Residents, on the other hand, would be reluctant to leave their homes, assuming that they even knew of the impending flood. Although an evacuation plan might be in place, Cotton Street's ability to implement such a plan would be totally dependant on voluntary compliance by the residents. In the case of Hurricane Floyd, the first flood warning came at 3:54 p.m. and the data shows that Venice Island was flooded sometime between 3 and 4 that afternoon. In other words, the warning came too late. Since flooding had already begun prior to the warning, the time to evacuate was extremely short. Additionally, the majority of the time that the Island was flooded was after dark, making any evacuation much more difficult.
Michael Kurtz, one of the few people who trains the people who trains water rescuers, also testified as to the likely impact of the project.(11) Mr. Kurtz testified that most likely the conditions of Venice Island were such that in the event of a Hurricane or other significant storm, the only rescue option would be by helicopter, the most dangerous type of rescue. Multiple witnesses agreed that, in the event of a flood on Venice Island, water would be moving at a minimum speed of 8-10 feet per second, making it impossible for rescue boats to operate. Mr. Kurtz pointed out that this development would force the fire department to develop an entirely new water rescue program. Not only would this program cost the City thousands of dollars in training fees, equipment, and wages, but it would also take years for personnel to become competent in this form of rescue.(12)
The Board also relied on testimony from Mr. Boles regarding the potential for increase in
11. Not only did the Board ignore the testimony of Mr. Kurtz, it failed to even mention that he had testified in this matter. See Findings o Fact and Conclusions of Law.
12. Both Mr. Kurtz and Mr. Miller, a Philadelphia Firefighter, testified that a firefighter is four times more likely to die in a water rescue than in any other rescue operations.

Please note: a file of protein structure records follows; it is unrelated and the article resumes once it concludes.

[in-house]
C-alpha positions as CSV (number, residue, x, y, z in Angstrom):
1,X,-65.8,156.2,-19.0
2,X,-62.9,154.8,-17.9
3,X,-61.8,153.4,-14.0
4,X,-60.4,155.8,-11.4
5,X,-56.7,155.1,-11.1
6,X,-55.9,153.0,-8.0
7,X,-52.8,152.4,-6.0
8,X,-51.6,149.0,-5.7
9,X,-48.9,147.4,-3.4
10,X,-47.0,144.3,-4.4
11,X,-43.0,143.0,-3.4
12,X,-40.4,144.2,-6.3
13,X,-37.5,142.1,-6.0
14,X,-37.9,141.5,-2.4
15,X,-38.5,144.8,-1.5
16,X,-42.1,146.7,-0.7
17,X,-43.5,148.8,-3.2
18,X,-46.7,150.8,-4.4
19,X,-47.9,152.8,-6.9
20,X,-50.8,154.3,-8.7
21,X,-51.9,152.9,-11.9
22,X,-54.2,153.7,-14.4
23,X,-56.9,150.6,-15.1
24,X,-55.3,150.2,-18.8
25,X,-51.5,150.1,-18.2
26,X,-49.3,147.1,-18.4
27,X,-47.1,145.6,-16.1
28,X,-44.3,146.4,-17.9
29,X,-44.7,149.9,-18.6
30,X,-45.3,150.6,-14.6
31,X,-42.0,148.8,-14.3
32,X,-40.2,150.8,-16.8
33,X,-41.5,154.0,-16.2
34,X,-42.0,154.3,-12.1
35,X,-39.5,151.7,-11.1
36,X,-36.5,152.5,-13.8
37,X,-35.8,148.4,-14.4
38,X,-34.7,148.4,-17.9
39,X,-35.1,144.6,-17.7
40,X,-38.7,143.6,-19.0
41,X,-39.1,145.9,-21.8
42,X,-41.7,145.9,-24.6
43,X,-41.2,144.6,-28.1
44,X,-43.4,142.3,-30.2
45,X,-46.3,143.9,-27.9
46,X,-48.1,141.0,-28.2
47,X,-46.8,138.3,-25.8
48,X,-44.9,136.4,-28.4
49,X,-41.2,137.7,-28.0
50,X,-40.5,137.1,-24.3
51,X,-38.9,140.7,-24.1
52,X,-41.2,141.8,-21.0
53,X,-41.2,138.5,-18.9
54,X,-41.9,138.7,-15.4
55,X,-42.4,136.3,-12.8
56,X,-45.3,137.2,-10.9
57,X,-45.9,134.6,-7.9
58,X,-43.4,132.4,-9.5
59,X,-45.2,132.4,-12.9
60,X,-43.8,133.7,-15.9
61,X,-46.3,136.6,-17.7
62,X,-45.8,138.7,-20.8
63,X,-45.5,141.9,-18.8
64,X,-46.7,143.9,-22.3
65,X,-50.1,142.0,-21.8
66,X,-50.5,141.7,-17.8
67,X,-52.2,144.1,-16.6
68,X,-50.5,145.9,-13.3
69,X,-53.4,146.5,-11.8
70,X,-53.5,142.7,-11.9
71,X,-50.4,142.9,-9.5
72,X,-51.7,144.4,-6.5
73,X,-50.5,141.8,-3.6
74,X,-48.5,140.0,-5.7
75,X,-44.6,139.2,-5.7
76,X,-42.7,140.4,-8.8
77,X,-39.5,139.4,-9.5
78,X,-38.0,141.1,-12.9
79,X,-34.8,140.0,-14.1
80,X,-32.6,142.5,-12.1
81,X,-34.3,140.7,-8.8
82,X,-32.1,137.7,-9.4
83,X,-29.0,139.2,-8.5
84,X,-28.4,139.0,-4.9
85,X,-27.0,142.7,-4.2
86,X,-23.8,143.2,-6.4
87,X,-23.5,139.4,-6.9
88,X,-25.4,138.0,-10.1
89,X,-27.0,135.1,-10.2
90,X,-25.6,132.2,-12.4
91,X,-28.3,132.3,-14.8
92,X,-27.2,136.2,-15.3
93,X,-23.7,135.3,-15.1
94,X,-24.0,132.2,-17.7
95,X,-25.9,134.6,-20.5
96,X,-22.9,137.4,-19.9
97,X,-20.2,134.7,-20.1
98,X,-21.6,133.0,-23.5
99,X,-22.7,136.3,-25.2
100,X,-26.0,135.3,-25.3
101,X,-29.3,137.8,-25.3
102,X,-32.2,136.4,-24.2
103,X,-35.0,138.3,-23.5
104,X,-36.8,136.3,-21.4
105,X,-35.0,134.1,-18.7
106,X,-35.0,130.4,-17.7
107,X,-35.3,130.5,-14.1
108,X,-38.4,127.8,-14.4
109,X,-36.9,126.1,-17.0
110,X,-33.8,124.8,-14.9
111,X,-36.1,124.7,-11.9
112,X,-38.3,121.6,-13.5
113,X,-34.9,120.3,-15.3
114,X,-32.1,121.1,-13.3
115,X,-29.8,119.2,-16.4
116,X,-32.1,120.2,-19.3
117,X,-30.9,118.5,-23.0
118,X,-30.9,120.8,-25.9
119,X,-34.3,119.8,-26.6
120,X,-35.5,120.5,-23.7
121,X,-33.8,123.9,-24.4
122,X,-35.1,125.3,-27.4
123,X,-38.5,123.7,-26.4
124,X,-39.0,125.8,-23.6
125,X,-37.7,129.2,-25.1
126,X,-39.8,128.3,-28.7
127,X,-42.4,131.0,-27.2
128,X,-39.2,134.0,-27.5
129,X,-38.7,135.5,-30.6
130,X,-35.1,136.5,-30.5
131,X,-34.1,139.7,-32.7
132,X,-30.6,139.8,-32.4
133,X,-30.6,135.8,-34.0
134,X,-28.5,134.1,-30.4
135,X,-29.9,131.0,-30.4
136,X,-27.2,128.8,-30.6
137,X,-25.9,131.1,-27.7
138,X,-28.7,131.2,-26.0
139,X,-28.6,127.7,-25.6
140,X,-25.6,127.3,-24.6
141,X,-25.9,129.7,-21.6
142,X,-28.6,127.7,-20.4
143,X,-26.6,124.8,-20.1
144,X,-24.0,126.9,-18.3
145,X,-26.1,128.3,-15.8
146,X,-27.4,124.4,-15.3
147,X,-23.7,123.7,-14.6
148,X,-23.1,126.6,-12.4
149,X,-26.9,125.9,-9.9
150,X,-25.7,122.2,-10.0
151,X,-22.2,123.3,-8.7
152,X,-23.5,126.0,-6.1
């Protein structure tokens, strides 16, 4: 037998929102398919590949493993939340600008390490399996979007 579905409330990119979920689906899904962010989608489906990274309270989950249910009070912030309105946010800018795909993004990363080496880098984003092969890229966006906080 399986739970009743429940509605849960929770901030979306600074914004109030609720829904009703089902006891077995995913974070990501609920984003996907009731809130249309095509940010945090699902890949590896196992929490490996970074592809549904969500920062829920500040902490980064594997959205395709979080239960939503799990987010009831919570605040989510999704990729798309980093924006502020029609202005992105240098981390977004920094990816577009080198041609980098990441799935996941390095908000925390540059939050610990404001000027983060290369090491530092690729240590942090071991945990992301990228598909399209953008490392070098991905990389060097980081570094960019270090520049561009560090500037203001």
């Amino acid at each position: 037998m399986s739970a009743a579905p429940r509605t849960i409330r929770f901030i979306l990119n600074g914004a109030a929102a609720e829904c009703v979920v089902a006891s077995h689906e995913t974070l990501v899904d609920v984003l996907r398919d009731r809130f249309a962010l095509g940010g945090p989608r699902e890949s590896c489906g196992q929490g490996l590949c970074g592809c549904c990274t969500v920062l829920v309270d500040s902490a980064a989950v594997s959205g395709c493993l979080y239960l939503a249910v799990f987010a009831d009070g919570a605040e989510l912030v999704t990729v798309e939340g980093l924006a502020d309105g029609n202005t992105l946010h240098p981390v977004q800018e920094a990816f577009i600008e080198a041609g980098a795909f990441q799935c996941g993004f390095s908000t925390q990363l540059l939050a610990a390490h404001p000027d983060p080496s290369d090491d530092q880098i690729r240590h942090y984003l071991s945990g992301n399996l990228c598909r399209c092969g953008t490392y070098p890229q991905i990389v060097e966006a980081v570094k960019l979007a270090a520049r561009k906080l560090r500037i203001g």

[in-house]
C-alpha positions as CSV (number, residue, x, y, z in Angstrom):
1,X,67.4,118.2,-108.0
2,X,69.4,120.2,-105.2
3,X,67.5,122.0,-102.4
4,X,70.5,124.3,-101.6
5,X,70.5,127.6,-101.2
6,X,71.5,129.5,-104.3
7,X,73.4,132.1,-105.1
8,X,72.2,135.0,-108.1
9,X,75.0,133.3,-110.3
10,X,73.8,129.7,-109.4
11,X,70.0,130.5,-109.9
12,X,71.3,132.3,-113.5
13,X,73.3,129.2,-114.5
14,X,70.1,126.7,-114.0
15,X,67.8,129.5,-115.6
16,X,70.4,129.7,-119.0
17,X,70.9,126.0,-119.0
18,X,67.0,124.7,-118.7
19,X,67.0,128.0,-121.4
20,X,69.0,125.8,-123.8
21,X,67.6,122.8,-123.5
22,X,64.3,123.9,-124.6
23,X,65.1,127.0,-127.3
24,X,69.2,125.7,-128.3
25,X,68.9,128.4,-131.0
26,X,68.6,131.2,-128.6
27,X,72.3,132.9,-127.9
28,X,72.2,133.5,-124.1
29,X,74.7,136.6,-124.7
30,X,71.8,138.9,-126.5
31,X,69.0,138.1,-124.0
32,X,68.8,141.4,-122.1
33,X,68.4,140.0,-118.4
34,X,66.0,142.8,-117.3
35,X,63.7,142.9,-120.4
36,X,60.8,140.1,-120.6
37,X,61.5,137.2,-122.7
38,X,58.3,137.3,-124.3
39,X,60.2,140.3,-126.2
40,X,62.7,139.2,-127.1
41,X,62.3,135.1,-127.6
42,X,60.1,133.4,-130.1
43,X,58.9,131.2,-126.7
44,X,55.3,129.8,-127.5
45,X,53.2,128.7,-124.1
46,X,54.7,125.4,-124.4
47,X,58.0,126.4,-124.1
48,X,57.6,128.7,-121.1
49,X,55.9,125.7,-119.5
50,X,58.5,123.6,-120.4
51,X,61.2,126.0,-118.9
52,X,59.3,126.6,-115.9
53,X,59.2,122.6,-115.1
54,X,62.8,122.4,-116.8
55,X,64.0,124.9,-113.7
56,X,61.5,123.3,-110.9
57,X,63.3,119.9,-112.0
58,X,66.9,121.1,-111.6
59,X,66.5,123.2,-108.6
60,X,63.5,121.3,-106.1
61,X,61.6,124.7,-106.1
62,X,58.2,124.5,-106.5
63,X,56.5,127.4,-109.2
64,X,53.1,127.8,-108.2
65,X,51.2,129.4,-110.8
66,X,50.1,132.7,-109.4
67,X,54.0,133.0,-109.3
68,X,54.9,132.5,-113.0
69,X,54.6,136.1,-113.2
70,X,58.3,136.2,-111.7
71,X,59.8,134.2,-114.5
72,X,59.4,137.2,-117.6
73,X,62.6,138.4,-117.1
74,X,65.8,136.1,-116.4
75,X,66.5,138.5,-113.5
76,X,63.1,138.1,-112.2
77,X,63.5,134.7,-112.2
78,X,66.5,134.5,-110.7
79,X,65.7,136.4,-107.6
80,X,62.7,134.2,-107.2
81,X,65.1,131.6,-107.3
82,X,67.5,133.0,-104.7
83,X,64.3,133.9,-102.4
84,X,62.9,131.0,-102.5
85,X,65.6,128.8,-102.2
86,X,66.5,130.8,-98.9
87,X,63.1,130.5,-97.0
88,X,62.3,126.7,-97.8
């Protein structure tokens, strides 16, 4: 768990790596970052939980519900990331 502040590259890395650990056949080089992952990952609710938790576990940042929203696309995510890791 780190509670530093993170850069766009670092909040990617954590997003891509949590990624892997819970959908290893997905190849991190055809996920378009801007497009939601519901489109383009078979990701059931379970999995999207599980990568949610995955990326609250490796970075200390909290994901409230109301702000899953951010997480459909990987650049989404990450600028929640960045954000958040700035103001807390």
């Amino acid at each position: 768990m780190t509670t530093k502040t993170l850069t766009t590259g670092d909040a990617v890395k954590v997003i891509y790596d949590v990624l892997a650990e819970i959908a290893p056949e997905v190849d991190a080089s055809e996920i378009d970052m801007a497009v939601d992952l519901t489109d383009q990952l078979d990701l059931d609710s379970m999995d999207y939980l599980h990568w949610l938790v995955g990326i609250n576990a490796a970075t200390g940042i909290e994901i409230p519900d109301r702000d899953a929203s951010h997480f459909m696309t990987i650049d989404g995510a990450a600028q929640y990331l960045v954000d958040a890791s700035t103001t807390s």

traffic flow and congestion that would occur as a result of the Cotton Street's proposed development. In doing so, the Board ignored the conclusions reached by Mr. Boles in his 1996 report in which he stated "that the parking and access infrastructure is currently inadequate to effectively accommodate the increasing demands, which in turn, impacts the overall quality of life in Manayunk." Ignoring this contradiction, the Board chose to rely on Mr. Boles' current testimony to the effect that congestion would not occur because people in cars will avoid congestion and take alternate routes.(13) Mr. Boles' testimony was also insufficient in that it was narrowly tailored to show no further impact in the area. Specifically, the analysis offered by Mr. Boles only reviewed the intersection of Cotton and Main Streets, completely ignoring the impact this development would have on the Green Lane Bridge where traffic congestion is already a major problem.
Moreover, Cotton Street failed to provide the Board with an analysis of the impact that the increased traffic will have on the provision of emergency services to Venice Island. The proposed development has only a single access from land. A single accident at the bridge, or the train crossing, or a derailment could prevent all emergency access to the site. Instead, a single two-lane bridge would have to provide evacuation for between 392 and 575 cars with no place to park all of the cars after the evacuation.(14)
Putting the physical dangers aside, this Court is particularly concerned by the fact that this
13. Were that the case, there would never be congestion in Philadelphia because there would be an abundant supply of adequate alternative routes available to drivers.
14. Moreover, Andreas Heinrich, a traffic expert, testified that it is dangerous to have only a single access to a project once that project exceeds 20 or 25 units. This project would have 270 units, over ten times that amount.
project the Board risks forfeiting the rights of all Philadelphians to obtain flood insurance and federal disaster relief funds if it was found that the technical figures used to gain compliance with FEMA regulations were unsound. Mr. Witt also warned the Board that the City may face legal liability if it is found to have allowed construction where the loss of life and property are not only possible, but likely. Thus, this project not only poses a threat to the potential residents of the development, but to the entire City as a whole.
While at first blush, this proposal seems desirable: a residential development adjacent to a burgeoning commercial district with charming waterfront ambience adding new residents to the City's tax roles. On closer inspection, however, the residential development proposed by Cotton Street poses too great a risk to human life and property even to approach the high standard for approval of a variance. This Court cannot permit one project to put the entire City's participation in the FEMA program at risk, expose the City to legal action and jeopardize the health, safety and welfare of the community as a whole.